Another hobby of his was playing the game, “Heart Stone,” with Port using the player name “Yang Jeu Tian.” “He played really well, at the top levels in Thailand. If people play this game in Thailand, they are familiar with the name Yang Jeu Tian. He plays so well that kids into gaming call him ‘Instructor Yang’ and hold him up as being like the top guru in the game. And so he announced that he would sell his ID, and he created a new ID. And then he sold that also,” Both related excitedly. 

 

Breakdown

The Melody of Concerns of His Family

These days Port this must take regular daily medicine to treat his peripheral neuropathy and diabetes. As for the pancreatitis that he used to be sick with, at this time, the symptoms have improved to the point that the doctor isn’t giving him medicine for that now.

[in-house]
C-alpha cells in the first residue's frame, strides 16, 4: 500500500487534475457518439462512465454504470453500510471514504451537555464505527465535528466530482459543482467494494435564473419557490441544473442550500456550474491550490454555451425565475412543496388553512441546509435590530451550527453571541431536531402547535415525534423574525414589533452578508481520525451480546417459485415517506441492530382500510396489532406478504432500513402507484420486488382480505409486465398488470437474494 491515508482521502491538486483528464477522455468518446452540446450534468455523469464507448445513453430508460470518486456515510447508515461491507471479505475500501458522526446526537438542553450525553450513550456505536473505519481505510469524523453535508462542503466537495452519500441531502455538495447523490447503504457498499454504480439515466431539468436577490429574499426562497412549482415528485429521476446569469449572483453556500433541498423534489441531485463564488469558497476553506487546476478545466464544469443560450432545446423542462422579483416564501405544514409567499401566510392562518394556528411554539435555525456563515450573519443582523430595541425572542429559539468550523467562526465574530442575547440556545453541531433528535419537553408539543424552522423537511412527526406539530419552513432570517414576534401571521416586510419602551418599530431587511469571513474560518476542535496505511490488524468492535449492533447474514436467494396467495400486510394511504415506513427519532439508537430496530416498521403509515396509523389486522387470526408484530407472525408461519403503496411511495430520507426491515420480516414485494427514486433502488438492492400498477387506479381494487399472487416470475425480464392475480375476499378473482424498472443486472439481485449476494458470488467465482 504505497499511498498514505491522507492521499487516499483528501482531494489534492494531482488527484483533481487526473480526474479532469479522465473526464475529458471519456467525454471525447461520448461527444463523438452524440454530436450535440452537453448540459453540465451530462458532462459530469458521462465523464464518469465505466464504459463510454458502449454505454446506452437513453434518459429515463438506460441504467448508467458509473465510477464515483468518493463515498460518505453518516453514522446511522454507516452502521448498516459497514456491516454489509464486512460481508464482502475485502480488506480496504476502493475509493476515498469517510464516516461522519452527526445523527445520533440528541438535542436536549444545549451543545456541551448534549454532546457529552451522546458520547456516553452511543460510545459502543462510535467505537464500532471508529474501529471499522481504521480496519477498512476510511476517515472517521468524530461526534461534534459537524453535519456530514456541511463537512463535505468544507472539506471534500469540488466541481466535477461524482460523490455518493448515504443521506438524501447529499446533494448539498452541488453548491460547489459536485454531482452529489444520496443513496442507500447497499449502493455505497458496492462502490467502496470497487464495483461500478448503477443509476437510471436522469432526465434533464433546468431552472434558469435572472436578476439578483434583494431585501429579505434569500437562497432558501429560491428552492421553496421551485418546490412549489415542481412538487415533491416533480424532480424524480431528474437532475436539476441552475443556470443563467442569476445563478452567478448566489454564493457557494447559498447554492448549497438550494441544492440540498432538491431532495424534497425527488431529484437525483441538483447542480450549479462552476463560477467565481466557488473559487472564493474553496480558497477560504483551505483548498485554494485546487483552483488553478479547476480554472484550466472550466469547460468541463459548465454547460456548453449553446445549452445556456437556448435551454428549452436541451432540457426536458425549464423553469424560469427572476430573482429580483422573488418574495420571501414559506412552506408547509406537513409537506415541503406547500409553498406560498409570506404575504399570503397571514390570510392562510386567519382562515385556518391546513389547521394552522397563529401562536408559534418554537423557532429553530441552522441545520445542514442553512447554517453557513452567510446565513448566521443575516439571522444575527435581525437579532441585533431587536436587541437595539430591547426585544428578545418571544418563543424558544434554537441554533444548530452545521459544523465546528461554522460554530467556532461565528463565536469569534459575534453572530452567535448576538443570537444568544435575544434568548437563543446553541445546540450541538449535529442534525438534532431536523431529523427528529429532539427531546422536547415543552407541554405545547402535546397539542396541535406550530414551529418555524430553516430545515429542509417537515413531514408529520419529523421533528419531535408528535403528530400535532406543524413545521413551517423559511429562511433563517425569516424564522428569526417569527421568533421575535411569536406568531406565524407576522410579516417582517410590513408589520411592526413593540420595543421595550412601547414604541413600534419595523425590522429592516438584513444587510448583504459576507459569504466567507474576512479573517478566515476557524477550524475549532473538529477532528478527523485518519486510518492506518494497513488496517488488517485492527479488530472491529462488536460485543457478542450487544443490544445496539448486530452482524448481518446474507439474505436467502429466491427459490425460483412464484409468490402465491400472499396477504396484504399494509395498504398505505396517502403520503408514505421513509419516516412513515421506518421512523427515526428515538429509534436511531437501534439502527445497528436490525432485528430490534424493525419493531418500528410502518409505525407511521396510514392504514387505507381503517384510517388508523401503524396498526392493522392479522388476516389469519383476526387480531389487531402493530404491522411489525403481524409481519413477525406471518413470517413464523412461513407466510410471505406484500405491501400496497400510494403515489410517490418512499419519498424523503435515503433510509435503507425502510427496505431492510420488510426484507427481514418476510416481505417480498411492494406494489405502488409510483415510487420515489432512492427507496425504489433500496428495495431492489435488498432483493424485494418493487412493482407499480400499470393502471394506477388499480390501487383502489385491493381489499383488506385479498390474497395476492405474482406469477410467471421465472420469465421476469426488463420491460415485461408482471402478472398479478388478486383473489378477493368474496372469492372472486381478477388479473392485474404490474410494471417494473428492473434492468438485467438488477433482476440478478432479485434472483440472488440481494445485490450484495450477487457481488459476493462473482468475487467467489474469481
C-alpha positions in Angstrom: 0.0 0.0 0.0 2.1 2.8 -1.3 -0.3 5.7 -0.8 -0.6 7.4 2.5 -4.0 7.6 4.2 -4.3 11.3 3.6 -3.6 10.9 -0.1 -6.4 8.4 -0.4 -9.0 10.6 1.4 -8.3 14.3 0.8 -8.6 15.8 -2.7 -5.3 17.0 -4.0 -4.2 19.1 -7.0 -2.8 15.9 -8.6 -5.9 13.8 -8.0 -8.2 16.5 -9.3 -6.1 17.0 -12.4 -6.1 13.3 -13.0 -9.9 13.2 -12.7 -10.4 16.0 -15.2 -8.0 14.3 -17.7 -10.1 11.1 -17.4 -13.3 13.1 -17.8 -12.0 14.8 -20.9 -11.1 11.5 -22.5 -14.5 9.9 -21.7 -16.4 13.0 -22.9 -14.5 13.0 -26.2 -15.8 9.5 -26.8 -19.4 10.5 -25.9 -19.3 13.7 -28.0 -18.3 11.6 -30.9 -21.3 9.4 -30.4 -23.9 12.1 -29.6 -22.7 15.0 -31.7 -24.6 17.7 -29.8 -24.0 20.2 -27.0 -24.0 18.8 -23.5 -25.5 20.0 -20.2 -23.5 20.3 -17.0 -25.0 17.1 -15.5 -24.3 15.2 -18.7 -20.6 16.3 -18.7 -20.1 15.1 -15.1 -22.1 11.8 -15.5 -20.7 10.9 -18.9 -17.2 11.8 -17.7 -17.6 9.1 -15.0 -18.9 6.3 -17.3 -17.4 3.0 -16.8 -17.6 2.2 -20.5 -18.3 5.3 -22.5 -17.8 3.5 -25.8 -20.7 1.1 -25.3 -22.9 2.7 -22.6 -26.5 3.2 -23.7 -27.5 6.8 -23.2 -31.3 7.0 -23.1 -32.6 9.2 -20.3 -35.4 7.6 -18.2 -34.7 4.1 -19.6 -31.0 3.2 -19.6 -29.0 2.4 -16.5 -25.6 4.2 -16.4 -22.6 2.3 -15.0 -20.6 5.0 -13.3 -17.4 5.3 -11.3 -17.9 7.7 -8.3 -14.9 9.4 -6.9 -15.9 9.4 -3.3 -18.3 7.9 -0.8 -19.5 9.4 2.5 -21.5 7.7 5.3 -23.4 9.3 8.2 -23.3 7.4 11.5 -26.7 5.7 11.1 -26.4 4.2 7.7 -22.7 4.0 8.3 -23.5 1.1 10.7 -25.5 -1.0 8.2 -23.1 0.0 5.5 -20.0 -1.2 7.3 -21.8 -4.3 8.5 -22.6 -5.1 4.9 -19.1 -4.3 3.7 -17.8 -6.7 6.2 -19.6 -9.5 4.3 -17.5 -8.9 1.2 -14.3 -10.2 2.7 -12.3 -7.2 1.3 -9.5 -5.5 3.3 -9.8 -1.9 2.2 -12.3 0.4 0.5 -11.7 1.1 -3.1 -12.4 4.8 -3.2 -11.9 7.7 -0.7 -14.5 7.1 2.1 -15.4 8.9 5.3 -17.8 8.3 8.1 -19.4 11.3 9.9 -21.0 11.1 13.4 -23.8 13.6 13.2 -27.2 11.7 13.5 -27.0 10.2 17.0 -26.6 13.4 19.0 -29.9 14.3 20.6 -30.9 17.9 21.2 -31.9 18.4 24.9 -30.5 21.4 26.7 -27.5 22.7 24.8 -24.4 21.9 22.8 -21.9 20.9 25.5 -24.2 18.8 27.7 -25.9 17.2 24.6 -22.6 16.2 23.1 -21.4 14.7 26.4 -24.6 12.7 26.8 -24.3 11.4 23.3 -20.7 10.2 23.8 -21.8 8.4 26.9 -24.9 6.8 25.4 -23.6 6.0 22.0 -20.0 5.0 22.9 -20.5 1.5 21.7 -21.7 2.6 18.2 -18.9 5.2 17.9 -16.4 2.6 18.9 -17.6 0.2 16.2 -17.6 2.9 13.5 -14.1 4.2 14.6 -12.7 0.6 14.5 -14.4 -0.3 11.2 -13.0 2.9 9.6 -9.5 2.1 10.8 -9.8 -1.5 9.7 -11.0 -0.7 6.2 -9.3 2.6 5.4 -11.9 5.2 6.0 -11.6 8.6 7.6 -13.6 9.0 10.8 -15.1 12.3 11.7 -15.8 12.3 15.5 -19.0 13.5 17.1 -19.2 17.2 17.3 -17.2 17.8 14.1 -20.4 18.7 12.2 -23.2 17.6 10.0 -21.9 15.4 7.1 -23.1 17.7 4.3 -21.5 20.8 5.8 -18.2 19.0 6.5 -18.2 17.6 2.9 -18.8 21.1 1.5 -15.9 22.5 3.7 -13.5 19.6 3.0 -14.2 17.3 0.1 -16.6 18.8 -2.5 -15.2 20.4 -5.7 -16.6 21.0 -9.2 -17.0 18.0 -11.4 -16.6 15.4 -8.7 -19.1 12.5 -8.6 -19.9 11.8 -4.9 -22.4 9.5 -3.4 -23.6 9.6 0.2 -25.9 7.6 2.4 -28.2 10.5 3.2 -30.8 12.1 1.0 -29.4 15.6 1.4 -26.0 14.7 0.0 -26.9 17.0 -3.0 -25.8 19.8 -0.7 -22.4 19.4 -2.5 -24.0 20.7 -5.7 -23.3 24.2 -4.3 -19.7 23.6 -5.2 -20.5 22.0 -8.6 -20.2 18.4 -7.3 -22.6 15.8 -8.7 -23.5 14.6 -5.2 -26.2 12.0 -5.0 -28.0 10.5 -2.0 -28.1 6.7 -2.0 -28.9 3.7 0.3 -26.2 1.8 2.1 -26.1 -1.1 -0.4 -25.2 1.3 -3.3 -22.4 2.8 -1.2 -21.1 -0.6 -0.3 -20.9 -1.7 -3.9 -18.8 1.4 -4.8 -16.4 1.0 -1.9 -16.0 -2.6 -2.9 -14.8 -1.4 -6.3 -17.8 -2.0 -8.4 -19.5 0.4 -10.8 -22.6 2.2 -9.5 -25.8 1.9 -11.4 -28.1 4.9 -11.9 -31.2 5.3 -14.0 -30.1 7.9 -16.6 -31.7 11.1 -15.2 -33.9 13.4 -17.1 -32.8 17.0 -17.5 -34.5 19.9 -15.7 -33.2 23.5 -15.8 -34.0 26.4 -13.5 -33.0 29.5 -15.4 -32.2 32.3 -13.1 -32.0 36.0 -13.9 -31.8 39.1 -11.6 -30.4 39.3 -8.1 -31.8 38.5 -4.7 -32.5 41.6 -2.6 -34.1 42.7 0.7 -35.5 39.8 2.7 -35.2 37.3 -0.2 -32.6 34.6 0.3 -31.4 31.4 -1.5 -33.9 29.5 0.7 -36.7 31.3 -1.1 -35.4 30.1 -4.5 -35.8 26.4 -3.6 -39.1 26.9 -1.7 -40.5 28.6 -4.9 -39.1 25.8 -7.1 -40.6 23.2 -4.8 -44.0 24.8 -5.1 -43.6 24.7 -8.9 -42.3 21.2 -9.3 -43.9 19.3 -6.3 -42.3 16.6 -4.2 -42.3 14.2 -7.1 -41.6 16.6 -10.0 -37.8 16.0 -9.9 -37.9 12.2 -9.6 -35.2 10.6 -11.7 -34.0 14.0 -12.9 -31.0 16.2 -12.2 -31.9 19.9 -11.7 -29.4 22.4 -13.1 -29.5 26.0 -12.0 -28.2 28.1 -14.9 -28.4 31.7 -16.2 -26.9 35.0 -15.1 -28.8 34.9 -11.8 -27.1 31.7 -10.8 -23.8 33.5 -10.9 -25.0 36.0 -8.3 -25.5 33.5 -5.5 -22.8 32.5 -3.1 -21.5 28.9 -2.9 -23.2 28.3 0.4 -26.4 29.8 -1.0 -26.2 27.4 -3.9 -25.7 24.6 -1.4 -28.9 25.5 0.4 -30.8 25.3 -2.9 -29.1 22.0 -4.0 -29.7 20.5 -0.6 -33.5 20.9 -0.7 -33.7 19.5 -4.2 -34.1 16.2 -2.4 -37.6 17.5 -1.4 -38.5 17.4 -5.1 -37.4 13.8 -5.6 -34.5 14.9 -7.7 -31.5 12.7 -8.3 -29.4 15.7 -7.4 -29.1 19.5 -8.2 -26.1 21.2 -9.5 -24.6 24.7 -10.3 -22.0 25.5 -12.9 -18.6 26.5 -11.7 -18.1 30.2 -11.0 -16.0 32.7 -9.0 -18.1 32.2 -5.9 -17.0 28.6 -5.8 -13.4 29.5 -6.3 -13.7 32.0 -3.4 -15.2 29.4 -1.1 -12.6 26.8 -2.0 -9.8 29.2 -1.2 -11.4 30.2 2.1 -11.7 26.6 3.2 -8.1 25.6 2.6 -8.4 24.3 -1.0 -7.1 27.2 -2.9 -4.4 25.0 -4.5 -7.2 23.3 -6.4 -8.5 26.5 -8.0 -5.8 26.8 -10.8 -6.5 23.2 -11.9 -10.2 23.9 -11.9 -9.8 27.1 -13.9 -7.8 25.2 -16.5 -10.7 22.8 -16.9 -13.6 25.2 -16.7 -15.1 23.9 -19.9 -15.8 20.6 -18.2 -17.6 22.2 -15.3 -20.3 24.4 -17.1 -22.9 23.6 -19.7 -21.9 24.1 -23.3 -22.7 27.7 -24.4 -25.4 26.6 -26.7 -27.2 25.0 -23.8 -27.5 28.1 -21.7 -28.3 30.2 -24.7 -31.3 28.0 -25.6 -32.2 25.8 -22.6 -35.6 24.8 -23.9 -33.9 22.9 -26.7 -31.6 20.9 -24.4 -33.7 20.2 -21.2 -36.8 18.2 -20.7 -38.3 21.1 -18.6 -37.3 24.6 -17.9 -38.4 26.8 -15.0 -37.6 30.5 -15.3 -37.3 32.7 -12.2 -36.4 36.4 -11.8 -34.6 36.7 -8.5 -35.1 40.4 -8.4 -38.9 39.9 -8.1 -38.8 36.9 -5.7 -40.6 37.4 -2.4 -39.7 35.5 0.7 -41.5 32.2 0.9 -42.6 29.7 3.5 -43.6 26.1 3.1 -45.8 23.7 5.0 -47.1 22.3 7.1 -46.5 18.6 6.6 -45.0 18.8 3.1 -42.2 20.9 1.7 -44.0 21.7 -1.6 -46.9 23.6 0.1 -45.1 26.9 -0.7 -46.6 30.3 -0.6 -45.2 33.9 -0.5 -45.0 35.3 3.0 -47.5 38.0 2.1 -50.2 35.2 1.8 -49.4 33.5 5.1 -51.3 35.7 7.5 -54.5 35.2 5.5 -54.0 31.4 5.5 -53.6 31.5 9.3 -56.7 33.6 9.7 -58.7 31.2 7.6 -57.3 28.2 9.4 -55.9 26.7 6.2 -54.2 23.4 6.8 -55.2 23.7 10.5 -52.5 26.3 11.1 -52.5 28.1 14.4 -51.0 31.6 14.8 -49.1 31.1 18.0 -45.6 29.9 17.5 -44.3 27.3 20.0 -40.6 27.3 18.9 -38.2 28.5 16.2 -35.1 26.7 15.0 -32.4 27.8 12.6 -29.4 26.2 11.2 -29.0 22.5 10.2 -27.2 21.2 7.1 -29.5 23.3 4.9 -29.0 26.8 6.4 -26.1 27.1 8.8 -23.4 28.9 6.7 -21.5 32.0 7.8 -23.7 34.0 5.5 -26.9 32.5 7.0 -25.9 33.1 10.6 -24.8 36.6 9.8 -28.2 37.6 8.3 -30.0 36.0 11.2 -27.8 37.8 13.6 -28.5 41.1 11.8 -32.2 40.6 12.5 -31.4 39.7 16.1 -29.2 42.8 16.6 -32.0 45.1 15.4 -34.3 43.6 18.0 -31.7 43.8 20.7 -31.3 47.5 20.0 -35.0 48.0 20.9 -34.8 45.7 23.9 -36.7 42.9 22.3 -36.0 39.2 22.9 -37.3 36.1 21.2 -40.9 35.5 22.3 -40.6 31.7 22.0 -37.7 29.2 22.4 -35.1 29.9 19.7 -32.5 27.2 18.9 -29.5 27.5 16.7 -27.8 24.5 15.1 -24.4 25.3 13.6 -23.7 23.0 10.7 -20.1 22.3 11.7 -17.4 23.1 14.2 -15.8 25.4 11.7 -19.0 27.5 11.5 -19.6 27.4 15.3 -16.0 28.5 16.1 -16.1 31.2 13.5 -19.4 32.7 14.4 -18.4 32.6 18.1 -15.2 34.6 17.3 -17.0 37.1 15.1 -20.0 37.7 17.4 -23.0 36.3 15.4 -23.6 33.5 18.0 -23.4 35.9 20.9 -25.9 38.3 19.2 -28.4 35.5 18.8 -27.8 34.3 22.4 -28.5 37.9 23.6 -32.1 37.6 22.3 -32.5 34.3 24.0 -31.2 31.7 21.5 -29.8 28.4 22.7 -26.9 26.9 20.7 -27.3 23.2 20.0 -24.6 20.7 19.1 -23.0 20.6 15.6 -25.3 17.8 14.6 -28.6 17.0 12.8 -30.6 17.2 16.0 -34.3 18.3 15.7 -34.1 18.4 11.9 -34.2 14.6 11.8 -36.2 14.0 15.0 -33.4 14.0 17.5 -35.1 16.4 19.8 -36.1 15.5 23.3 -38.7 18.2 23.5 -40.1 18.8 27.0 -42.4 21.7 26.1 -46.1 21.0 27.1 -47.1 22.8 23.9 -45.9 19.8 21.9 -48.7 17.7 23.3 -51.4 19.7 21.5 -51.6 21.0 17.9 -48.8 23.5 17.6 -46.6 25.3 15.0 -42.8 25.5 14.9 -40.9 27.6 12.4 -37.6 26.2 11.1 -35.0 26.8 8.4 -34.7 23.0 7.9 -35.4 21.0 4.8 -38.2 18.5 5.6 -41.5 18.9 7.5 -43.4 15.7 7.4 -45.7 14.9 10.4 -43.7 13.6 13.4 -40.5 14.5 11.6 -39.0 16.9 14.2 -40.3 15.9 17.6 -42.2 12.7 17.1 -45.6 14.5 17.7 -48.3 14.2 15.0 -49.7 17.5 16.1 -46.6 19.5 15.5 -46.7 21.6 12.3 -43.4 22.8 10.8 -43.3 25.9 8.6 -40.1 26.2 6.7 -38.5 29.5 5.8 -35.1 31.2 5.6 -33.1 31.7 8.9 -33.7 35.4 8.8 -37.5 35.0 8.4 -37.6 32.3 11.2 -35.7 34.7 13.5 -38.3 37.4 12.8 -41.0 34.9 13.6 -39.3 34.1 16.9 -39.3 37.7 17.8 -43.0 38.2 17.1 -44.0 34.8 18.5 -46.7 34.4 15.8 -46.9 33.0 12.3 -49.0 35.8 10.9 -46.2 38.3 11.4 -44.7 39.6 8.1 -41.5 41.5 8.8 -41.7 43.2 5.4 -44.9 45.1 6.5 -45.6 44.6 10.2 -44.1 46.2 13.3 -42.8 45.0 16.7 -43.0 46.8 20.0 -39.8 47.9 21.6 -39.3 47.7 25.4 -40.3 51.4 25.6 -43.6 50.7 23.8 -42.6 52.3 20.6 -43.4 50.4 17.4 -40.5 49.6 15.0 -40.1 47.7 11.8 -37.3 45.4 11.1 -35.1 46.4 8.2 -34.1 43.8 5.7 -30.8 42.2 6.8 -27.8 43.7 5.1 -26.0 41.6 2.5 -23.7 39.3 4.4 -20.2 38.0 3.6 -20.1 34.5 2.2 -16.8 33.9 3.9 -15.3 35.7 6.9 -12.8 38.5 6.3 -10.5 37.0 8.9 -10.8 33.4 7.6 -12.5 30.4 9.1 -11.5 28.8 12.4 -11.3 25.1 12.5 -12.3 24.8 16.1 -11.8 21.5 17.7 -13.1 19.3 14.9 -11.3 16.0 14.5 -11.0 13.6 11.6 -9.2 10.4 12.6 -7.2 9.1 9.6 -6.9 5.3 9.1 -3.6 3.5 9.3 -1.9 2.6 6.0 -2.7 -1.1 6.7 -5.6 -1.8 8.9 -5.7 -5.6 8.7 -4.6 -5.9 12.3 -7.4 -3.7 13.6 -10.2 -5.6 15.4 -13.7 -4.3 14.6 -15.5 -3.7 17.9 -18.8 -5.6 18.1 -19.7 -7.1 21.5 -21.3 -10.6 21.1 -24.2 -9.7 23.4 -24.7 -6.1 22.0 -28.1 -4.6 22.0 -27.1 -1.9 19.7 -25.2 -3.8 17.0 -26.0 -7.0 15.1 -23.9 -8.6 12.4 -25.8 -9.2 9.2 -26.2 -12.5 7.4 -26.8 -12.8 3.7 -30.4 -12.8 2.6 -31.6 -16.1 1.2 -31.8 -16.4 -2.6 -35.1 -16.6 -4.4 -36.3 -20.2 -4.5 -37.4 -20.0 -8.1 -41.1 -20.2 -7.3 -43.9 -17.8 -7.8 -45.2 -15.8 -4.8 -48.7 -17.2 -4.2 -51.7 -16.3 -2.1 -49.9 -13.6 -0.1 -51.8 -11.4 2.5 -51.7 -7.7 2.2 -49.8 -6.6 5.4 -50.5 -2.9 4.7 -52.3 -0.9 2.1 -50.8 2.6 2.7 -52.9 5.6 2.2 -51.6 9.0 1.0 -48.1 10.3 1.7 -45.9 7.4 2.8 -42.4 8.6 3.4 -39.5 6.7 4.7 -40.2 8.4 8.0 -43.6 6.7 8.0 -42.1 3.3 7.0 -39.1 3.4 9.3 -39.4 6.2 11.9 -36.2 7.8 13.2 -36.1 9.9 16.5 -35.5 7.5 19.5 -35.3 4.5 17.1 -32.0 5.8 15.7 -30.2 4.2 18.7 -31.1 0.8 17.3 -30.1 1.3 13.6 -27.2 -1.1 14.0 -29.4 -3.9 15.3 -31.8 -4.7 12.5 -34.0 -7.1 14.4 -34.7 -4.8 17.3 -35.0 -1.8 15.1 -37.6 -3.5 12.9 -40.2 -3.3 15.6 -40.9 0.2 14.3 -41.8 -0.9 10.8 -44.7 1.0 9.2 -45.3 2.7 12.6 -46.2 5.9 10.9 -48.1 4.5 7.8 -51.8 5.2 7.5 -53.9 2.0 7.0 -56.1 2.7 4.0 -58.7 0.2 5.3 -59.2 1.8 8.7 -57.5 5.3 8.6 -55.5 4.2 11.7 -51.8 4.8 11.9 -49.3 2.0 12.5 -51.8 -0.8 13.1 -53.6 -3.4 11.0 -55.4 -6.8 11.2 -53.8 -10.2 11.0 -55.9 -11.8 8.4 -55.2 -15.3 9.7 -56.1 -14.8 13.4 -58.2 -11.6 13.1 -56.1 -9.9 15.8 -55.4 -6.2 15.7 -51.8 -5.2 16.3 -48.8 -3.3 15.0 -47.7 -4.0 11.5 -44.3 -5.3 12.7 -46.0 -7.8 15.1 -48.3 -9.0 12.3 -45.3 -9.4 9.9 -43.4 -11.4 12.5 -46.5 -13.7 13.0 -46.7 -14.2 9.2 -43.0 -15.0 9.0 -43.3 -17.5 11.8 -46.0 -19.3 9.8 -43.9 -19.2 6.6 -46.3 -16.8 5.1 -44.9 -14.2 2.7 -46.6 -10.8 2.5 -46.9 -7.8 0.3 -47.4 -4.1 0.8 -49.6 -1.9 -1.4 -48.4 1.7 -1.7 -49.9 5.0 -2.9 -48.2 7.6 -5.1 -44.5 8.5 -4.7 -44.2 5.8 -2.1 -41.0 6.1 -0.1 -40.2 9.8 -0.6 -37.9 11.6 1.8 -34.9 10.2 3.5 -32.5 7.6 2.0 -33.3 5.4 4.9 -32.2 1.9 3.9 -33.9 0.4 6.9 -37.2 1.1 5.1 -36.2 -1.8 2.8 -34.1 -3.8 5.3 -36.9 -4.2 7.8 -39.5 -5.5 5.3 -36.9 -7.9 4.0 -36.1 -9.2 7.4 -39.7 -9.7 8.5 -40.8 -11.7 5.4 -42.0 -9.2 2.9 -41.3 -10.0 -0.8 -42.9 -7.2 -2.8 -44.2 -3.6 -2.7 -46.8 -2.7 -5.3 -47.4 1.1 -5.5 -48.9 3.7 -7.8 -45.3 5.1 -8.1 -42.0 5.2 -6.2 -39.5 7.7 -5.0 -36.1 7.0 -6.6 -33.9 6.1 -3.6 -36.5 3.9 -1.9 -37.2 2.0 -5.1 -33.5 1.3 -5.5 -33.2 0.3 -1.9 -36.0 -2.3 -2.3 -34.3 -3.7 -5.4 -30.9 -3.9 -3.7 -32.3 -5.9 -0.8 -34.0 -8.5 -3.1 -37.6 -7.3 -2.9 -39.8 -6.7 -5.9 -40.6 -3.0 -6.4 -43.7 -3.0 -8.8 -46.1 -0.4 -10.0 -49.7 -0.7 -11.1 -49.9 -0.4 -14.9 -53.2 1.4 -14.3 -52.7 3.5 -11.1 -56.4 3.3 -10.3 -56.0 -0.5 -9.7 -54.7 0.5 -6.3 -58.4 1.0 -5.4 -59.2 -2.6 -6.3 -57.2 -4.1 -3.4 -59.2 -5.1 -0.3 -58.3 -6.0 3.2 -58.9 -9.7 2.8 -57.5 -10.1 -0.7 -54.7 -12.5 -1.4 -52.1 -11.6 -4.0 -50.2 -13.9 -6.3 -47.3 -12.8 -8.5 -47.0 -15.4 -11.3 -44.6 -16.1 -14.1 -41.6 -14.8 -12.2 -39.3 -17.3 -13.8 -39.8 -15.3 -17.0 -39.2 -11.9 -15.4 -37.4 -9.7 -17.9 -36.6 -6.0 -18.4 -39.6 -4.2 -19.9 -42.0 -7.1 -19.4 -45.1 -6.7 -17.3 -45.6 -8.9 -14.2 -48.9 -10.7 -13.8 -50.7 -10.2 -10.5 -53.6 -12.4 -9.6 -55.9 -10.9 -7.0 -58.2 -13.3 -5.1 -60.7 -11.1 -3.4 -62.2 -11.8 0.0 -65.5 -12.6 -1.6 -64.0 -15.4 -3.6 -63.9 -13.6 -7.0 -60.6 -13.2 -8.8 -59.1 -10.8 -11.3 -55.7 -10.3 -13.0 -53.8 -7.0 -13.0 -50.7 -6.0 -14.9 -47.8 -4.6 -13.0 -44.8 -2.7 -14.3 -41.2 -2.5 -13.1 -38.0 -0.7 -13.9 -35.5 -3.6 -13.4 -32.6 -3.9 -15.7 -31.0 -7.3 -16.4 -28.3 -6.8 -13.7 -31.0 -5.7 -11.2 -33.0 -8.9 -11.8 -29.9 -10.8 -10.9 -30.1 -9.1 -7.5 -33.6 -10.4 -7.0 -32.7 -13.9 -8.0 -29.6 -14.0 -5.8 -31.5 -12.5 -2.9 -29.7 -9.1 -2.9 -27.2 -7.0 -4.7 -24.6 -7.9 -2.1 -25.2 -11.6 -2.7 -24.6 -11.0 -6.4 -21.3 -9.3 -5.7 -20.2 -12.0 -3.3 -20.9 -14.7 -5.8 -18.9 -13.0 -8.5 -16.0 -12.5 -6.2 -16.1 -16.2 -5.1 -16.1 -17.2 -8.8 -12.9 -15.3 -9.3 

After Port was taken away and jailed in Bangkok Remand Prison at the start of April, last month, his mother bought medicine from the hospital, enough for 5 months, and the doctor insisted to Port’s mother this this next time, Port must come back be examined by that doctor only, so he can be prescribed medicine based on his health conditions at that time. 

“After Port was taken away and jailed in Bangkok Remand Prison at the start of April, last month, his mother bought medicine from the hospital, enough for 5 months, and the doctor insisted to Port’s mother this this next time, Port must come back be examined by that doctor only, so he can be prescribed medicine based on his health conditions at that time. 

“And with the diabetes that he has, the doctor has advised him not to eat too much food with flower, sugar, or fat. He should eat a lot of fruit and vegetables. In there, I don’t know what he’ll be eating, or whether it will cause the symptoms of his disease to worsen, or not.